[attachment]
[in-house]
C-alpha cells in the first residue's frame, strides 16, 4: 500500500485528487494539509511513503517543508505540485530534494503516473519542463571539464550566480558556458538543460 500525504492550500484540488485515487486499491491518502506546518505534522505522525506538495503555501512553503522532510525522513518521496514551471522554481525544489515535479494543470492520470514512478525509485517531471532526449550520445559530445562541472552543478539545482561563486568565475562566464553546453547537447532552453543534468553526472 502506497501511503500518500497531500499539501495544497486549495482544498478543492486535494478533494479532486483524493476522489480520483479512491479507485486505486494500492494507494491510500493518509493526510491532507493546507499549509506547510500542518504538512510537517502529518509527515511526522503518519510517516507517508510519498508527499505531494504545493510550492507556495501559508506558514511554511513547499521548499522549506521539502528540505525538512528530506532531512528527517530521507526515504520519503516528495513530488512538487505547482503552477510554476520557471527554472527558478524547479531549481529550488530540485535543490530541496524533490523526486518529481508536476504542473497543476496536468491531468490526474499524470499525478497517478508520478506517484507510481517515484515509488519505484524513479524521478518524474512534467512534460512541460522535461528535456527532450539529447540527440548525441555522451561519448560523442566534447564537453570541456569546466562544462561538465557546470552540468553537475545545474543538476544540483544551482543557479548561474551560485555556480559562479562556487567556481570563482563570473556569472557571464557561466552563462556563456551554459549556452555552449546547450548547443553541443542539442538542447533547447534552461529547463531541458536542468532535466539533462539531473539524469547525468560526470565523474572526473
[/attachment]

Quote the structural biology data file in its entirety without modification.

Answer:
[in-house]
C-alpha cells in the first residue's frame, strides 16, 4: 500500500485528487494539509511513503517543508505540485530534494503516473519542463571539464550566480558556458538543460 500525504492550500484540488485515487486499491491518502506546518505534522505522525506538495503555501512553503522532510525522513518521496514551471522554481525544489515535479494543470492520470514512478525509485517531471532526449550520445559530445562541472552543478539545482561563486568565475562566464553546453547537447532552453543534468553526472 502506497501511503500518500497531500499539501495544497486549495482544498478543492486535494478533494479532486483524493476522489480520483479512491479507485486505486494500492494507494491510500493518509493526510491532507493546507499549509506547510500542518504538512510537517502529518509527515511526522503518519510517516507517508510519498508527499505531494504545493510550492507556495501559508506558514511554511513547499521548499522549506521539502528540505525538512528530506532531512528527517530521507526515504520519503516528495513530488512538487505547482503552477510554476520557471527554472527558478524547479531549481529550488530540485535543490530541496524533490523526486518529481508536476504542473497543476496536468491531468490526474499524470499525478497517478508520478506517484507510481517515484515509488519505484524513479524521478518524474512534467512534460512541460522535461528535456527532450539529447540527440548525441555522451561519448560523442566534447564537453570541456569546466562544462561538465557546470552540468553537475545545474543538476544540483544551482543557479548561474551560485555556480559562479562556487567556481570563482563570473556569472557571464557561466552563462556563456551554459549556452555552449546547450548547443553541443542539442538542447533547447534552461529547463531541458536542468532535466539533462539531473539524469547525468560526470565523474572526473